Tonight, I tried to make plans to go out. Thursday is the start of the weekend in Israel, but unfortunately my friends were busy. After talking with an American friend on the phone, I headed home.
As I walked around Shchunat Hatikva, I heard something strange: English. I literally did a double take and was so unsure what language they were speaking, I asked the two young men – in Hebrew – what they were speaking. Sure enough, they were American-Israelis!
You have to understand my neighborhood is nothing like the glitzy boulevards of North Tel Aviv. And it’s really not much like the hipster neighborhood of Florentin in South Tel Aviv. My Tel Aviv is a low-income cultural melting pot. Sometimes a bit too loud and always interesting. Very very rarely do I hear English. The only other languages I hear besides Hebrew are Russian, varying dialects of Judeo-Arabic and Palestinian Arabic, Tigre, Tigrinya, Amharic, and Bukharan.
I got excited and talked to the two young men. It was strange speaking English in my neighborhood and quite fun. Unfortunately, the guys were not my cup of tea. They made some rude remarks about refugees and were rather brusque with the nice guys at my shwarma stand. I didn’t want to spend my night with them. So I politely bid them adieu and walked down the street.
On Etzel Street, there’s an amazing Eritrean restaurant. I’m giving a tour of my neighborhood tomorrow so I wanted to see what time they’d be open.
After I talked with the owner, I saw another man eating. Woldu invites me to sit with him. I grab a chair and we start talking. Turns out he met me the other day when I brought an American friend there for dinner. We talked about the refugee crisis, demonstrations, the importance of humanity, racism, and of course Eritrean music and dance. Of which I’m a fan 🙂 . He showed me his favorite artists, Helen Meles and Tesfalem Arefaine.
I want to highlight one very specific and important thing that happened tonight. When I sat with Woldu, he insisted I eat with him. As in, eat his food. I felt a little awkward- I know people in this part of the world are very hospitable, but Woldu is a very low-income refugee and I had already just stuffed my face with kebabs. I didn’t want to take advantage of him and frankly, I wasn’t that hungry. I was very moved by the gesture. Doesn’t get much more humble and loving than that.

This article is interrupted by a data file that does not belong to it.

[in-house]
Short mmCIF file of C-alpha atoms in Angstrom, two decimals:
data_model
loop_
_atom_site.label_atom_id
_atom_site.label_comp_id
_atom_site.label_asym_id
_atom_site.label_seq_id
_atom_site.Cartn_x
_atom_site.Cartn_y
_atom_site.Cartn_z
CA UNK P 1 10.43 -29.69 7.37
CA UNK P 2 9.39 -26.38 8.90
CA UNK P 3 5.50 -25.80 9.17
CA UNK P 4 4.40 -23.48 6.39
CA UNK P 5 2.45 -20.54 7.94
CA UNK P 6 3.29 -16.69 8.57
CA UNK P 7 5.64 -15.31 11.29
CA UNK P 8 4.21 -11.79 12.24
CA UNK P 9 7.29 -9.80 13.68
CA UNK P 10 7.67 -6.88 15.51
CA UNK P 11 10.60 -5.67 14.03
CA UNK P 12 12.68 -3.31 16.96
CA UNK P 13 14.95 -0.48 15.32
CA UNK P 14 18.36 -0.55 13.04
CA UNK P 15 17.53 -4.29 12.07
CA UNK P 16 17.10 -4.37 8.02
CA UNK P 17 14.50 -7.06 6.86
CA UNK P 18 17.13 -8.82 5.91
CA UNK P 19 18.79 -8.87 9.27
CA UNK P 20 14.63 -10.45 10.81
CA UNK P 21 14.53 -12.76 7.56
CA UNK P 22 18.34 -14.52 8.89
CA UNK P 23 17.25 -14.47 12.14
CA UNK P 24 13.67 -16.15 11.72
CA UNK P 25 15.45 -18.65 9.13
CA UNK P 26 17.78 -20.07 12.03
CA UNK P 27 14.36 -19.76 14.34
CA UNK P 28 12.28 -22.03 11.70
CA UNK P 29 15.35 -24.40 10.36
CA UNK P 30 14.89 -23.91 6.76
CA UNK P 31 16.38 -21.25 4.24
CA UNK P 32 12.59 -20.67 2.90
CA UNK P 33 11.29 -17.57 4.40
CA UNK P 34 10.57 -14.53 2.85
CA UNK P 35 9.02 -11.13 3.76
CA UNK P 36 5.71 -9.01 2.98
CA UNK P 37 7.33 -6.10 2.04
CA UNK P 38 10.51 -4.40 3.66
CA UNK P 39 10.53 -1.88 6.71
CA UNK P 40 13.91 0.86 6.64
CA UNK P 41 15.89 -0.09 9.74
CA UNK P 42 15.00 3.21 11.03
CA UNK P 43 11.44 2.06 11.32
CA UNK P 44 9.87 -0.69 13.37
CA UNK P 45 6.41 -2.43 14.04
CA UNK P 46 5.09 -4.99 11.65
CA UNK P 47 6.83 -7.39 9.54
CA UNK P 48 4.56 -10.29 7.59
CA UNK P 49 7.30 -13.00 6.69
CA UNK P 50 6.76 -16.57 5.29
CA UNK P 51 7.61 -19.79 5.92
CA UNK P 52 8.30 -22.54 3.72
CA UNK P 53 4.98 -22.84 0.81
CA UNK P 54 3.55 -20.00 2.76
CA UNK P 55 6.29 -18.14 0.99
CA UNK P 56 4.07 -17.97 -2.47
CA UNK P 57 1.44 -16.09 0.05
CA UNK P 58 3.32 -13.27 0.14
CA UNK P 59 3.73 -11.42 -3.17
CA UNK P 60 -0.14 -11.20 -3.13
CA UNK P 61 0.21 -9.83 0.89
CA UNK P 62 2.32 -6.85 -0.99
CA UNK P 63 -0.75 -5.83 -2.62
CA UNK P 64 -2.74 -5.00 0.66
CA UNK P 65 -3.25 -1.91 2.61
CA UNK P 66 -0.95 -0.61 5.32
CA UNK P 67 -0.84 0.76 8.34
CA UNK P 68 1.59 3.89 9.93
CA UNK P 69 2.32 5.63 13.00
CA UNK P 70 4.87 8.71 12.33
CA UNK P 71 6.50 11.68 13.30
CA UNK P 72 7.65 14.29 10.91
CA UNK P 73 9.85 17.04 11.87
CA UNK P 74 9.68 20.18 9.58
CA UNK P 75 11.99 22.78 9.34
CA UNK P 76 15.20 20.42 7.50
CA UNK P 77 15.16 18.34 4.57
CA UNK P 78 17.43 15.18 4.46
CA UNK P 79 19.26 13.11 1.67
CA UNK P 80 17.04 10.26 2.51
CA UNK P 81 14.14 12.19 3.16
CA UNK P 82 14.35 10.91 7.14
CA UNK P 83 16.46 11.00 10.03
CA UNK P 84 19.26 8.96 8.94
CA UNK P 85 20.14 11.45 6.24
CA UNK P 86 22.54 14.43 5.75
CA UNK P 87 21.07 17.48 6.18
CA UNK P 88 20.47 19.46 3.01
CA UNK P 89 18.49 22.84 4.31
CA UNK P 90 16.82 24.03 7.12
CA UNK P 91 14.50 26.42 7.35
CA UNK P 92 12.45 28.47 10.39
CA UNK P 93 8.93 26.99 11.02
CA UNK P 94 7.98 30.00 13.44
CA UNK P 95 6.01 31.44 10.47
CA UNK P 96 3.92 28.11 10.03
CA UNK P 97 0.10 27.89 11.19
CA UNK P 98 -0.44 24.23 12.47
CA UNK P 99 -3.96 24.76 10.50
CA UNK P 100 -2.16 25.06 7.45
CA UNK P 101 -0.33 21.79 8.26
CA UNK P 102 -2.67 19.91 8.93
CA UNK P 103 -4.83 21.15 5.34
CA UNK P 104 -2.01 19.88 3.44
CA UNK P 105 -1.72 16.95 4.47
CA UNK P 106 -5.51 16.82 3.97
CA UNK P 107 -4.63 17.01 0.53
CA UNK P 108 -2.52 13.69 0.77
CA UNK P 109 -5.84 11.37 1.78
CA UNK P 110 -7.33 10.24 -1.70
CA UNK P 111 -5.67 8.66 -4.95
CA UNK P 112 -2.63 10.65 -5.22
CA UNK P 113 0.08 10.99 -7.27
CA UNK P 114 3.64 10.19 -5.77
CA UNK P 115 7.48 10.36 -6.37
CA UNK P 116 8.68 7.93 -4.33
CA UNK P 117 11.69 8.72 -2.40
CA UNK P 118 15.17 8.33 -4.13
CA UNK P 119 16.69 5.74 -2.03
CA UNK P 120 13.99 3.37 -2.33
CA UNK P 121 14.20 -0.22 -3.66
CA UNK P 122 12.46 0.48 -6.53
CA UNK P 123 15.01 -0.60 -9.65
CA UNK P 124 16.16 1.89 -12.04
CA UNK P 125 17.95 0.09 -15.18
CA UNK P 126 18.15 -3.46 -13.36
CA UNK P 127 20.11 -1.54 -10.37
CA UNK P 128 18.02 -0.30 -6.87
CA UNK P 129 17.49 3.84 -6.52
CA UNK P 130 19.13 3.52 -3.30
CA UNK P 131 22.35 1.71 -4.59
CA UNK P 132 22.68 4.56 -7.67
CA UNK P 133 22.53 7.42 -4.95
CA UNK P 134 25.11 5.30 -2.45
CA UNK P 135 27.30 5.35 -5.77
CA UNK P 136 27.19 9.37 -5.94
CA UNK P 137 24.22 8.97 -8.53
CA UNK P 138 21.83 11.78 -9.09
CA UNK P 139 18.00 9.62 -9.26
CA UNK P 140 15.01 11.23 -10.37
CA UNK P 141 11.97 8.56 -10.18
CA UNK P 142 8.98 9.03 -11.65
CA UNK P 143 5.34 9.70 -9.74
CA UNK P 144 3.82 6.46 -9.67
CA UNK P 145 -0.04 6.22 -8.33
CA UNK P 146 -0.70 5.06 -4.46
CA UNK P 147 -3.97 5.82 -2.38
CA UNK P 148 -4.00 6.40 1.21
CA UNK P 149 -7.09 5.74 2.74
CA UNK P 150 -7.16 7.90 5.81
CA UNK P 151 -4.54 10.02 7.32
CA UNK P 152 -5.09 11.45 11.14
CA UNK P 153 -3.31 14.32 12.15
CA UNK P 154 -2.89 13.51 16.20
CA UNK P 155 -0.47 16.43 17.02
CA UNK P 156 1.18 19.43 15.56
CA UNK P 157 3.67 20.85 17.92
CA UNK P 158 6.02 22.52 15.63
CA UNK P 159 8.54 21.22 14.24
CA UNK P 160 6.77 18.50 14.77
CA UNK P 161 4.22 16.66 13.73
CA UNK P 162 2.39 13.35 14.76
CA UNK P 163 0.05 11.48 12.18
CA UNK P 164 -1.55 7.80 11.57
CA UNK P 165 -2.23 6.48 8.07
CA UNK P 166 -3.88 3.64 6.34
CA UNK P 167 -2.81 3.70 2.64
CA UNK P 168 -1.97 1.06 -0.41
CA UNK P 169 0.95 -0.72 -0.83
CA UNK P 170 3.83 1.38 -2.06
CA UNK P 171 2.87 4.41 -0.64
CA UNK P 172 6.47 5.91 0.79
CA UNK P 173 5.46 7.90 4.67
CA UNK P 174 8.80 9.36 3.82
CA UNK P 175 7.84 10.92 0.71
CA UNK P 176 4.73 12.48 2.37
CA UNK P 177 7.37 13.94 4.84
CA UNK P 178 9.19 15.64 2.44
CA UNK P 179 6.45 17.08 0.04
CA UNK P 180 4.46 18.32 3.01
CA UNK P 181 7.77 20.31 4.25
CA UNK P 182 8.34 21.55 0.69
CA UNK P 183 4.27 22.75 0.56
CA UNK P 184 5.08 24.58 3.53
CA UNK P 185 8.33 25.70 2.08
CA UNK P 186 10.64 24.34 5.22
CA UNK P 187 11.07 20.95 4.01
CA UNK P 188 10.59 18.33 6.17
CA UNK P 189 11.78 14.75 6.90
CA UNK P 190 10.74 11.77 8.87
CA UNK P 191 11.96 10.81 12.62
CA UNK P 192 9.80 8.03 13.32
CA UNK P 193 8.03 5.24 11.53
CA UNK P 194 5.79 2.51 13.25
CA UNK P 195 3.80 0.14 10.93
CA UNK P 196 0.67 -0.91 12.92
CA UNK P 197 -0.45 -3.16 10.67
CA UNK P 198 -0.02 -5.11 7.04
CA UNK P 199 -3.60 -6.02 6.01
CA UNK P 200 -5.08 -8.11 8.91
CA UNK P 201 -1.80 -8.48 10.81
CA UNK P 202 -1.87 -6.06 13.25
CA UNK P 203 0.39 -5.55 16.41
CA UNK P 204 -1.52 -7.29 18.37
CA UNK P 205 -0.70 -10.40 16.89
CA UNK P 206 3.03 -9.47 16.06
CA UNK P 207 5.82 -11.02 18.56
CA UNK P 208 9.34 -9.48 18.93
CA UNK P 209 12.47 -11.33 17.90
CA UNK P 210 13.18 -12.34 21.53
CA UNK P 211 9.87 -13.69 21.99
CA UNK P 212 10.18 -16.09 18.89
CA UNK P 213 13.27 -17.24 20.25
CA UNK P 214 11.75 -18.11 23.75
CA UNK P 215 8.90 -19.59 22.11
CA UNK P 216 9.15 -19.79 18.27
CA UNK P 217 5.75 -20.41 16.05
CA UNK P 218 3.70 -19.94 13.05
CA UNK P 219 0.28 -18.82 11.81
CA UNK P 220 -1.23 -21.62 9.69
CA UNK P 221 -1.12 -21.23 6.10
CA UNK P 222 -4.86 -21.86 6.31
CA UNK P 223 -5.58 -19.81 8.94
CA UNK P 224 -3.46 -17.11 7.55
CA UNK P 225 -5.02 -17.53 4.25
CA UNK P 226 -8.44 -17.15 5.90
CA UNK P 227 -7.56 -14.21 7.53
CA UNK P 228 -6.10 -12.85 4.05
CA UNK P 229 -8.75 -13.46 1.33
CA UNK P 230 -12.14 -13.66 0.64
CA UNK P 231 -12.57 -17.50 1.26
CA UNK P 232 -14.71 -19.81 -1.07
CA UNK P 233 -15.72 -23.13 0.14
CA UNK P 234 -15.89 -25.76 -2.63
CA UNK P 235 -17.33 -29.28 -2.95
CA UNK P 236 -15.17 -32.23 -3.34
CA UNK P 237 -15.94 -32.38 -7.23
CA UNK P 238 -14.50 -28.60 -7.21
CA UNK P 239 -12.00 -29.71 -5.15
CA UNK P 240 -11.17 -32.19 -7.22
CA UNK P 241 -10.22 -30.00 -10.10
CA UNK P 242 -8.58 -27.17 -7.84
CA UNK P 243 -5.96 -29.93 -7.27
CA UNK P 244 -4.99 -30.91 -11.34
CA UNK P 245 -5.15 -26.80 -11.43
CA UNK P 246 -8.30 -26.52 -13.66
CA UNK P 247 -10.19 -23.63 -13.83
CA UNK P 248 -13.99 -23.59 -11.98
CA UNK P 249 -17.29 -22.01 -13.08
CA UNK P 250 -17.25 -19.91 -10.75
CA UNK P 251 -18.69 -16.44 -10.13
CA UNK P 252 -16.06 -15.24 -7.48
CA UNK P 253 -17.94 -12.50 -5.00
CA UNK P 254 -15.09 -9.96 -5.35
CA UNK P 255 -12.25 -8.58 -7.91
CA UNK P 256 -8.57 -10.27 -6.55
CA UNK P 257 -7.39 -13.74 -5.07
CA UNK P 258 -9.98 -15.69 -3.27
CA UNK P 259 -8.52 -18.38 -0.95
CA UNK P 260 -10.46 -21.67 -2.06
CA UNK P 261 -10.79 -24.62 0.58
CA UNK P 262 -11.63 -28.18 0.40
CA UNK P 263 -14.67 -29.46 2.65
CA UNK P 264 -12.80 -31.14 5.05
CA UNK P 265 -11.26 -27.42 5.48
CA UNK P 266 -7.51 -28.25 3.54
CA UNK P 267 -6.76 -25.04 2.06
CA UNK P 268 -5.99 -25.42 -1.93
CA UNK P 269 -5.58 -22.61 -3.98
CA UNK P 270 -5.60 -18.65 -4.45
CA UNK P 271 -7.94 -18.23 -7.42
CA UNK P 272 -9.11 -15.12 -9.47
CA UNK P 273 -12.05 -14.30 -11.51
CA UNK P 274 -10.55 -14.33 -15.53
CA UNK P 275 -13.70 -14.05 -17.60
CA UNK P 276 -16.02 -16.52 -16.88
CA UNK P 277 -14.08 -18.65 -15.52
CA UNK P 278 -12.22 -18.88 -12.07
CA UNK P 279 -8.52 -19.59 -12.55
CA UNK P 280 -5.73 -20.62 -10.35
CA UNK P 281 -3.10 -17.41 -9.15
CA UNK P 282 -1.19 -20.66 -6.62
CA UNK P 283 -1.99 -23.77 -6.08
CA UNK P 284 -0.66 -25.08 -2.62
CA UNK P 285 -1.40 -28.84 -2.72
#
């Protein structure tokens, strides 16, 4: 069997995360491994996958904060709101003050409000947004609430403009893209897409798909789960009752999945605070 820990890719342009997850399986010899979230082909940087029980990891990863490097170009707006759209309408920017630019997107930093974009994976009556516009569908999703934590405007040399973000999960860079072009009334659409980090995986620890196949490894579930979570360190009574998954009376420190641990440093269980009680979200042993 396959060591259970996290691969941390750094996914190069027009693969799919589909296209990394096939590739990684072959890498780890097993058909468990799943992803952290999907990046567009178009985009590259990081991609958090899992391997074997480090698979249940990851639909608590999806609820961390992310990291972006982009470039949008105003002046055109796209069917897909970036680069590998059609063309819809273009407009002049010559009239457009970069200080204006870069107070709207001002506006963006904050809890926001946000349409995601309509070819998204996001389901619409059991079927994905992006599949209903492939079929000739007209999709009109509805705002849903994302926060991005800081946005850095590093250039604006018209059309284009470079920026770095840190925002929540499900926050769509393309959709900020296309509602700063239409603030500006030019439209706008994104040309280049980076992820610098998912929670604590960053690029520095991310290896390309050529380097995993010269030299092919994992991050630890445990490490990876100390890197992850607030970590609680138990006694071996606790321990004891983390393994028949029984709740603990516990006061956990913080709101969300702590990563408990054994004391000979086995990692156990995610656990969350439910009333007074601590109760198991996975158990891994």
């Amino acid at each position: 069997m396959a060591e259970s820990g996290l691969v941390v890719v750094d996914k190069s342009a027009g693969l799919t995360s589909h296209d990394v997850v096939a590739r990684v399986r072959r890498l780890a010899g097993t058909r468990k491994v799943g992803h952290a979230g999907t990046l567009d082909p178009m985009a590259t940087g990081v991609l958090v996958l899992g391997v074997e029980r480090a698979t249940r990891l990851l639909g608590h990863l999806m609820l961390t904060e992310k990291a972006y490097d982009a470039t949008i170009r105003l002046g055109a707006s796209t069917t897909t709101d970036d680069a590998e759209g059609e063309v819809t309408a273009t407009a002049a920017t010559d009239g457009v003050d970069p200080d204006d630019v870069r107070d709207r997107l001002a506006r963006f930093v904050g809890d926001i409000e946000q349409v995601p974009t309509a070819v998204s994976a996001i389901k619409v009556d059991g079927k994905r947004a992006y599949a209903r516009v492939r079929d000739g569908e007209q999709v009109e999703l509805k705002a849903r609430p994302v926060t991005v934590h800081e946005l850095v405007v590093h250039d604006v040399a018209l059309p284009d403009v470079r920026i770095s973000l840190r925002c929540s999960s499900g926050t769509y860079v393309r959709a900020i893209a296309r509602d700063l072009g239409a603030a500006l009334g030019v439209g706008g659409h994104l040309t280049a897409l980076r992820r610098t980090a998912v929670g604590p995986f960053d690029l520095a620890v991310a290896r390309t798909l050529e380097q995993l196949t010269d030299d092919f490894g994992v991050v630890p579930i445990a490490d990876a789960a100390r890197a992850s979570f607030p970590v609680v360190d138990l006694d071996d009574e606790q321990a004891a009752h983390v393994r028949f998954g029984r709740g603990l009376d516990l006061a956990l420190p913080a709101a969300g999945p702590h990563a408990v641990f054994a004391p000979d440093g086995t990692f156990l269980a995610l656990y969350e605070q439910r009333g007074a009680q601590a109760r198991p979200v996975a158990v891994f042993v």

What I came to realize, however, was this wasn’t just a gesture. It was an order. Like a top-notch Jewish mother, he gently scolded me for not eating enough. Over and over again. And even though I wasn’t that hungry, I gave in because frankly tibs are delicious.
Besides being utterly hospitable and kind, Woldu said something very important to me: “I’m not just asking you to eat- when I come here after a long day and have to eat alone, I want to eat with someone. A friend. So sit and eat with me.”
Wow. I’m at a loss for words. We weren’t just chatting or breaking bread together. We were keeping each other company. Because I like him. And he likes me. And I like this restaurant. Not just because of the delicious food, but because of the beautiful people that work and eat there. I identified with Woldu’s statement because I’m alone here too. Thank God I have more legal protections than him and I hope he gets the justice he deserves. When it comes down to it, we’re just two human beings, from opposite sides of the earth who met halfway in Tel Aviv. And now are friends. That is love.
Demonstrations are important. I’ll be protesting Saturday night- please join me. Supporting refugees is the right thing to do.
If Israel deports Woldu, I’ll be sad to see his pain, I’ll be furious at my government. And I’ll feel lonely. I’ll have one less friend here. Refugees aren’t a news item for me. I hang out with them. They make me happy. And in their struggle, I see a piece of mine too. Newcomers in a faraway land. Who don’t want to eat alone.
You know you love your Eritrean friends when you laugh with them because you realize you’ve sat at every table in their restaurant.
Cover photo: Daniele Bora